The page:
+
    0 Votes
    uksp

    ... my SPAM list ... so you'd only do it to me once.

    If you circumvented that I'd report it to my ISP, they'd add you to theirs, problem solved.

  • +
    0 Votes
    Kenone

    Explain the difference between mass mailing and spam? I must have forgotten.

    +
    0 Votes
    OH Smeg

    What you mean there is a difference?

    You learn something new every day. :^0

    Col

    +
    0 Votes
    nkfro

    Yes, there's a difference!

    Most SPAM will attempt to disguise its content, its source, and/or its purpose. They'll use forged addresses as well as e-mail accounts provided by companies that choose to look the other way for the benefit of its customers, not the recipients.

    A prime example is the Canadian drugstore sites. The e-mail address is never the same which makes it tough for anything but a white list to filter out of your inbox. MLass mailings are not always

    +
    0 Votes
    Kenone

    @nkfro
    Spam is unsolicited commercial e-mail.
    Notice the period at the end of that sentence. There are not buts, or excepts.

    +
    0 Votes
    nkfro

    Kenone, . SPAMers rarely follow accepted definitions. If they did, this thread would not exist. Definitions evolve in lockstep with real world use. A strict definition is not always an accurate definition. SPAM can also include and appear to be unsolicited e-mail from a single individual using forged headers thus disquising a malicious e-mail as an 'innocent' source.

    Please notice the period at the end of my sentence. The accurate use of punctuation is not an exclusive skill set.

    +
    0 Votes
    seanferd

    You can't. You simply do not send mail to people who don't want it. Easy! Not spamming? No problem.

    +
    0 Votes
    Who Am I Really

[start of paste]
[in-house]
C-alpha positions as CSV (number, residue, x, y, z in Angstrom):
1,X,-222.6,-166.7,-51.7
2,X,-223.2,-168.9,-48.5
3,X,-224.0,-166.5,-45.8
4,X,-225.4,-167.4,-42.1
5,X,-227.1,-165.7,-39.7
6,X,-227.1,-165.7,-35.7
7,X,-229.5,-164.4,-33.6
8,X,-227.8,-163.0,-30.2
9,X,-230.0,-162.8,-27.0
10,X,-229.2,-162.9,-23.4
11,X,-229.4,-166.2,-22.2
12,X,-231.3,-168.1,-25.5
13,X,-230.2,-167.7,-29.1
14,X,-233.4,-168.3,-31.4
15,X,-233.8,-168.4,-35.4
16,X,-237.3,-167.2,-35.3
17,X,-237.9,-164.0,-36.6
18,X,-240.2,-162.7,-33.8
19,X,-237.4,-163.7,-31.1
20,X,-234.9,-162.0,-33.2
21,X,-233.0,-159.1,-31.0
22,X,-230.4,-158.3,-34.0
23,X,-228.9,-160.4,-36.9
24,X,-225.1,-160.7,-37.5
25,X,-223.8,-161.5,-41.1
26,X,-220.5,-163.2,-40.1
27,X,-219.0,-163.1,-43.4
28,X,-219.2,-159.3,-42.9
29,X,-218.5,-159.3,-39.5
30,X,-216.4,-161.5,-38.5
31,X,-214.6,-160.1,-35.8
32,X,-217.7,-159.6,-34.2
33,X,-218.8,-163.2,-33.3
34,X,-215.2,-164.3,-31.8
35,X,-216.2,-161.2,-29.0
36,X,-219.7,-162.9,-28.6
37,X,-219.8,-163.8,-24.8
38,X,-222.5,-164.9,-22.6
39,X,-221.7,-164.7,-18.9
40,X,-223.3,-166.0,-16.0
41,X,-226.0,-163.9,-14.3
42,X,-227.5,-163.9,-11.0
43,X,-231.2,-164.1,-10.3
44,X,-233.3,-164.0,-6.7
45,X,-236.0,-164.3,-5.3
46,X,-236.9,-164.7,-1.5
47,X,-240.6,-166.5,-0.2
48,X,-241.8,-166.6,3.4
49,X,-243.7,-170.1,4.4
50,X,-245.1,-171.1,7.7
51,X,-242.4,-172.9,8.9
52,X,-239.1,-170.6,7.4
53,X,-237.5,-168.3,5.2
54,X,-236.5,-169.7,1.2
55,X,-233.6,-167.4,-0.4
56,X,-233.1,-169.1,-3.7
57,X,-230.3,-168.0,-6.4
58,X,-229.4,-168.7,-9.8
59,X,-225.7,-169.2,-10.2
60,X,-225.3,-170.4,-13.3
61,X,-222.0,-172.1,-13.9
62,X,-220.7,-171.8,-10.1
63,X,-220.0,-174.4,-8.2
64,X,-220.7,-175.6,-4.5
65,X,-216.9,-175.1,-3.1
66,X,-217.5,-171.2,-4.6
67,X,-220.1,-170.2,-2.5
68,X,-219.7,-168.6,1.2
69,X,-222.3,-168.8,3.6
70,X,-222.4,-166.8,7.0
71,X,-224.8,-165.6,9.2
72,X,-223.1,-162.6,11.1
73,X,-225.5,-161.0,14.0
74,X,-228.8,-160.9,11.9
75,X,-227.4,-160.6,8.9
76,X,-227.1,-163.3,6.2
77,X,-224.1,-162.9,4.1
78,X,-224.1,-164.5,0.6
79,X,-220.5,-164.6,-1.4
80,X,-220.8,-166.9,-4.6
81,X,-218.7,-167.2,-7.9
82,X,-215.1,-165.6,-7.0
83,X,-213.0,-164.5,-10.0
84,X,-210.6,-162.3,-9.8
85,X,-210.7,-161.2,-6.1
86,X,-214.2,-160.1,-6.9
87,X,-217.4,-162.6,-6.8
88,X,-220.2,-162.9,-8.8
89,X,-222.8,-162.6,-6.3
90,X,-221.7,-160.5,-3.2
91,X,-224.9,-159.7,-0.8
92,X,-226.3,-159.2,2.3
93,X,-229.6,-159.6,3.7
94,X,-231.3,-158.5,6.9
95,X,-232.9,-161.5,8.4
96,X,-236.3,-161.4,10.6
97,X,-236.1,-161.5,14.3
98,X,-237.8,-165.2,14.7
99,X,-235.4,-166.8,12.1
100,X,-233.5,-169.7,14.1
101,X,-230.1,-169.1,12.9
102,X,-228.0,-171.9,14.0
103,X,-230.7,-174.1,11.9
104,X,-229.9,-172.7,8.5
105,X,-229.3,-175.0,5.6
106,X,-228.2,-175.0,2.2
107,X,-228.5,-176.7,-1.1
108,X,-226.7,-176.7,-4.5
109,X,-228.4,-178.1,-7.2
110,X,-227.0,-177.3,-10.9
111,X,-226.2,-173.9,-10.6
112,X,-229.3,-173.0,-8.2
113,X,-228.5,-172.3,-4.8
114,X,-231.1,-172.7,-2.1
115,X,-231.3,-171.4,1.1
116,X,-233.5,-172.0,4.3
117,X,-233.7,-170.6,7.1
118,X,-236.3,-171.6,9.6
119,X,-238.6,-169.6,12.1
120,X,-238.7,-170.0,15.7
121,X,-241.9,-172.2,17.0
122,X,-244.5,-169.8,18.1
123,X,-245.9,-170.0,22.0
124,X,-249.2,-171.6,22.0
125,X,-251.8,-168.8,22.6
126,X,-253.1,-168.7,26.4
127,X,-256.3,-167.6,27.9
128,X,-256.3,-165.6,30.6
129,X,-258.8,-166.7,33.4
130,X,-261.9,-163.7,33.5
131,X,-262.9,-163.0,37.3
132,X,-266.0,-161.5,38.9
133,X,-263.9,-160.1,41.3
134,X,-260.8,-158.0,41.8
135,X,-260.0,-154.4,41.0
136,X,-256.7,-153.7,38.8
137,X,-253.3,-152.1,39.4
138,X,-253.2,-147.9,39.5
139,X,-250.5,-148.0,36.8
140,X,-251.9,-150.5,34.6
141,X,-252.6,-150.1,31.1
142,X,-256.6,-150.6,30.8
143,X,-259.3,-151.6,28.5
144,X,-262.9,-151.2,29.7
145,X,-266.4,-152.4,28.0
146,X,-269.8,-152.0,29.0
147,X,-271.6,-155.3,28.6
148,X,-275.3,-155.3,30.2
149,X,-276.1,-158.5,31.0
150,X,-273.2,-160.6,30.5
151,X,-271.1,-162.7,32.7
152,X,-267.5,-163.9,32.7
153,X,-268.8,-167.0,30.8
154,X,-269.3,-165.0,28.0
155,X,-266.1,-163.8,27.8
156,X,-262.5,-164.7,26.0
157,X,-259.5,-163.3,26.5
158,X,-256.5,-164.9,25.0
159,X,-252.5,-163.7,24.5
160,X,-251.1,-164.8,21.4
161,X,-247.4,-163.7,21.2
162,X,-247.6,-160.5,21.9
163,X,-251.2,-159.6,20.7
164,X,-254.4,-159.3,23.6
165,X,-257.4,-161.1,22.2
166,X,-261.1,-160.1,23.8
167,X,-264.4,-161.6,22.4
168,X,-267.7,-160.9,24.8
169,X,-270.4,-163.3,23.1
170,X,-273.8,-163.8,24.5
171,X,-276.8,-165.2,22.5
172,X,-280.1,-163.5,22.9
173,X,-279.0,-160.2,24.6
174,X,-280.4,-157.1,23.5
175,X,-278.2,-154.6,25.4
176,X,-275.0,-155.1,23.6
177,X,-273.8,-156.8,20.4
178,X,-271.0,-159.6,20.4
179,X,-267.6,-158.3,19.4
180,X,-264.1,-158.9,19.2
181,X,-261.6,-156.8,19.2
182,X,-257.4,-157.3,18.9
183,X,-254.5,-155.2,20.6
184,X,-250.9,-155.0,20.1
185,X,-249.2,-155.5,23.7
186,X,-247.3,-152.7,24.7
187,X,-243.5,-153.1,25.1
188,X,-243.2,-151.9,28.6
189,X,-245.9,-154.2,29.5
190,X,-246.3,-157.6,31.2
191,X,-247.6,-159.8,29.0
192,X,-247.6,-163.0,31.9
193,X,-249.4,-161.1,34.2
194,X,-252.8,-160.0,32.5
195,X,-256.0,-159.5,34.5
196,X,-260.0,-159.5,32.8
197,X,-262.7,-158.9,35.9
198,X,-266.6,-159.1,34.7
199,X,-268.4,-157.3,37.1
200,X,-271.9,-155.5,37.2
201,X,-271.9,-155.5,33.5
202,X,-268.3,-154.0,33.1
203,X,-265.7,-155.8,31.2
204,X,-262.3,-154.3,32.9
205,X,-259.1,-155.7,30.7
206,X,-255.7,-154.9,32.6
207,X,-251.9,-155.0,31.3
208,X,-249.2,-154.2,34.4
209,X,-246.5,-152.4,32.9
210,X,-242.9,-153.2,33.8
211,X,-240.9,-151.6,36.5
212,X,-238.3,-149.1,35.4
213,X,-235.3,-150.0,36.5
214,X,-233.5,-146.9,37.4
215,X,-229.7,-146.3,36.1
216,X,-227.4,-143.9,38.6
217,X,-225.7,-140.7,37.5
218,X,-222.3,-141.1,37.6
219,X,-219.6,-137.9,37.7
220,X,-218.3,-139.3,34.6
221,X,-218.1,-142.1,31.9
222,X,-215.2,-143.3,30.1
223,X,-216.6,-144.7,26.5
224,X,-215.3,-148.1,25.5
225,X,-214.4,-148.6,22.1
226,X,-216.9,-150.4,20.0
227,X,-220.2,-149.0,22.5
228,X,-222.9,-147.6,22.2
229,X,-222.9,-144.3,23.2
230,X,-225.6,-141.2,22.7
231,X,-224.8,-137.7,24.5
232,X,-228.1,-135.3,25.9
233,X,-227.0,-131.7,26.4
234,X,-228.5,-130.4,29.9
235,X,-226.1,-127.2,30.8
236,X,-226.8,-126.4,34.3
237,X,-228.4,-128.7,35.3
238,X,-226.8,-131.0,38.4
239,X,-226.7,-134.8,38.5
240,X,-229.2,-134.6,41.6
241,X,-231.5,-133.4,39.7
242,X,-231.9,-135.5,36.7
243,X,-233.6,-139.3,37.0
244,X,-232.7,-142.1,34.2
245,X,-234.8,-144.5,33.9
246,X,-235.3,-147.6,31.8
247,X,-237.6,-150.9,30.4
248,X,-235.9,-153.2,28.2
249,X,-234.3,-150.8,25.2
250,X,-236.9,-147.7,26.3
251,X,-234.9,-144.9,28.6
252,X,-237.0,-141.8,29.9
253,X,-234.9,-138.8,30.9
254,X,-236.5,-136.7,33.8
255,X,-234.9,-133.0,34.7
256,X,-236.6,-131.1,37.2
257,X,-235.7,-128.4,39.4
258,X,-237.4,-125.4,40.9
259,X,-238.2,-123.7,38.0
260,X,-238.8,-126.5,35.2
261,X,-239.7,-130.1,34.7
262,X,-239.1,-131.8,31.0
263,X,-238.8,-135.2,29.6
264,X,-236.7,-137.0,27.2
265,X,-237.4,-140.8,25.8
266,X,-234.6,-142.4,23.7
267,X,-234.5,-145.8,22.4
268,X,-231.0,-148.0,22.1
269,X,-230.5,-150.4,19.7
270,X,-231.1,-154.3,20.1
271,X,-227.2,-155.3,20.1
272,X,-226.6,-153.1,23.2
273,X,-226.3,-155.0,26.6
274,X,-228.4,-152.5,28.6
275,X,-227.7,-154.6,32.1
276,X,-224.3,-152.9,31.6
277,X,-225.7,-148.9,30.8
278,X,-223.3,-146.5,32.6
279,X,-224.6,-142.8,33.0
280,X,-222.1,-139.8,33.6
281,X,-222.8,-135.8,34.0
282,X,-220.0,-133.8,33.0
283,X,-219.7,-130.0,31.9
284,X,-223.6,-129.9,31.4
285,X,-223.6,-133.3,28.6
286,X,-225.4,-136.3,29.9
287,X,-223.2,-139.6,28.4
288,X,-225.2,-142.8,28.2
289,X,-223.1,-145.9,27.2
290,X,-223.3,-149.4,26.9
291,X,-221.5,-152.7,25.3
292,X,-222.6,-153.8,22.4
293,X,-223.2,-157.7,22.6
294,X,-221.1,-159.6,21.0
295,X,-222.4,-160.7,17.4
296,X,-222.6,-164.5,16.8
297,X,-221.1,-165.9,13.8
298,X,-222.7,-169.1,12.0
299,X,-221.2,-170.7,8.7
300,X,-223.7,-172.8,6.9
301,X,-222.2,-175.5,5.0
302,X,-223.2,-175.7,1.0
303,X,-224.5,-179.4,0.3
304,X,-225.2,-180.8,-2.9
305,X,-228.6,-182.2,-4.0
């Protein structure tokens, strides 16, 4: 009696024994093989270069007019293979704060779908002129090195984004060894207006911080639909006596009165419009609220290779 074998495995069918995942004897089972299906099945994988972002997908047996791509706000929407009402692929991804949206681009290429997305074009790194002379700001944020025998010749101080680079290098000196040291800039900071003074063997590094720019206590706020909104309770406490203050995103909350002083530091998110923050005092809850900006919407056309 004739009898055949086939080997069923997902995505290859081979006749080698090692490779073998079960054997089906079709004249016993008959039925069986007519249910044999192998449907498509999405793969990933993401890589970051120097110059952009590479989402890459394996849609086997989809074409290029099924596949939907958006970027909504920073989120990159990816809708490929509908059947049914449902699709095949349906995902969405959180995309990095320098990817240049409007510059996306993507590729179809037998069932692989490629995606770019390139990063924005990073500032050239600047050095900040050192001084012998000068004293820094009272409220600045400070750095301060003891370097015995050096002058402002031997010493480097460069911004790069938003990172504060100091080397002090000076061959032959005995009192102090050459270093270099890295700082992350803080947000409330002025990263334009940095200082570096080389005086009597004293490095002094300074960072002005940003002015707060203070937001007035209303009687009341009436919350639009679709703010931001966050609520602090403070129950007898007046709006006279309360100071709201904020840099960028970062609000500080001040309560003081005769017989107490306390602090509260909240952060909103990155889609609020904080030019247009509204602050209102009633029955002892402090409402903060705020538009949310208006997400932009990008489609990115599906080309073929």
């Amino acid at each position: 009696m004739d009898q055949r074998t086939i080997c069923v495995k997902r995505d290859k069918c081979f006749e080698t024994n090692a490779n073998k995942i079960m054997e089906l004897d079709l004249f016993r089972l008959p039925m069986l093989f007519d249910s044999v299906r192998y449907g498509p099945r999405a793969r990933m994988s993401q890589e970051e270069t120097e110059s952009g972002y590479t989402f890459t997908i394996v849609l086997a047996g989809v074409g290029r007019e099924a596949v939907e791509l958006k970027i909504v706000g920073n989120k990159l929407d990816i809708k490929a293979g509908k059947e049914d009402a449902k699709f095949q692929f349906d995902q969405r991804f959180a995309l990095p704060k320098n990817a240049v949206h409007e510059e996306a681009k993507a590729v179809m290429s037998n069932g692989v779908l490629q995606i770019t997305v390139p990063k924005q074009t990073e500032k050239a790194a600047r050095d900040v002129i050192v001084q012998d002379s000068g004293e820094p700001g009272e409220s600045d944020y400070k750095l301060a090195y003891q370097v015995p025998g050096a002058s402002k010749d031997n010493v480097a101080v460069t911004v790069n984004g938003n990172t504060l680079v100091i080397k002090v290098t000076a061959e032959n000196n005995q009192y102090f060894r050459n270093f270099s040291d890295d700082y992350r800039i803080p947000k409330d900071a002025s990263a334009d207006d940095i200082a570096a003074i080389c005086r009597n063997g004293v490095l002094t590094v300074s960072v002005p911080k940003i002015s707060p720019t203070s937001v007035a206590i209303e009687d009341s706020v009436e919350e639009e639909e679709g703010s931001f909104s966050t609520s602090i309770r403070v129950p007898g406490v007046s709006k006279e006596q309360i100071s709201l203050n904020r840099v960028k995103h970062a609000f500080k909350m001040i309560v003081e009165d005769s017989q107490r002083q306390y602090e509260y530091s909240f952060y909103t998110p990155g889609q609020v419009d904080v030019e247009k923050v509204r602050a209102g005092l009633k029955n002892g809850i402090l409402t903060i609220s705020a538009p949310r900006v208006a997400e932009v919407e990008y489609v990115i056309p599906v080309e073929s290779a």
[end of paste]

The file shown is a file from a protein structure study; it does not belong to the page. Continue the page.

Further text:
anytime you do mass mailing / bulk mailing,
    you run the risk of getting labeled as a spammer
    either by your ISP or the ISPs of the recipients

    However, you can pay a legitimate bulk mailing service that is "allowed" to do mass mailing for things like: monthly weekly etc. news letters, web page / site notifications, etc.

    .

    +
    0 Votes
    chessnute

    And how one of those legitimate bulk mailing services win their "allowed to do" status? why those services can not be considered spammers? where do you need to go to become one of those services?

    +
    0 Votes
    kiran.maan

    Thanx.. Let's understand technicals that they did something extra that is why allowed to do mass mailing and has minimal percentage of dropping in spam box and higher side of mails dropping in inbox...

    I actually wanted to know, how to set those things for myself

    +
    0 Votes
    Who Am I Really

    re: set one up yourself

    unless you're trying to setup a spammer system, why would you want to set up your own when there are services out there that have already done the work

    eg.
    aweber.com

    mass mailing that isn't spam is based on Opt-In subscriptions

    +
    0 Votes
    flausher

    My company sends out mass mails to it's clients with information on things like bank-holidays and crucial updates that will affect them. But then, that's not quite the same as spamming...

    +
    0 Votes
    kiran.maan

    Great... I have mass mailing to authenticate user database and with similar information to pass as per Go green initiative by Government.

    +
    0 Votes
    Wolfsheadairborn

    If you are using the internet to do a mass mailing to potential clients, and these are people you have not had any contact with but are wanting as clients, then this is spam. The target clients have not opted in to your contact system. You need to qualify each receipient or you will fall foul of the USA anti spam rules. Most mass mailing companies will use a US based server. This means your mail has to comply with US law. At the moment the safest way of mass mailing is to make sure you have confirmation from the potential client (pref something physical) that they want you to contact them in this way. If there are enough complaints then you will be blacklisted as a spammer. This would be a potential nightmare to any company that uses the internet as a channel to market. (Not to mention if your mail has passed through a US server, the fines can be very high!)

    +
    0 Votes
    LanceEG

    I used to work for a government agency that sent out mass emails to companies that registered with us. What we did was call the major ISPs to ensure that they whitelisted us and things worked out just fine. One year prior, we got blacklisted and had to contact every blacklist that had us on it to get off.

    +
    0 Votes
    uksp

    ... my SPAM list ... so you'd only do it to me once.

    If you circumvented that I'd report it to my ISP, they'd add you to theirs, problem solved.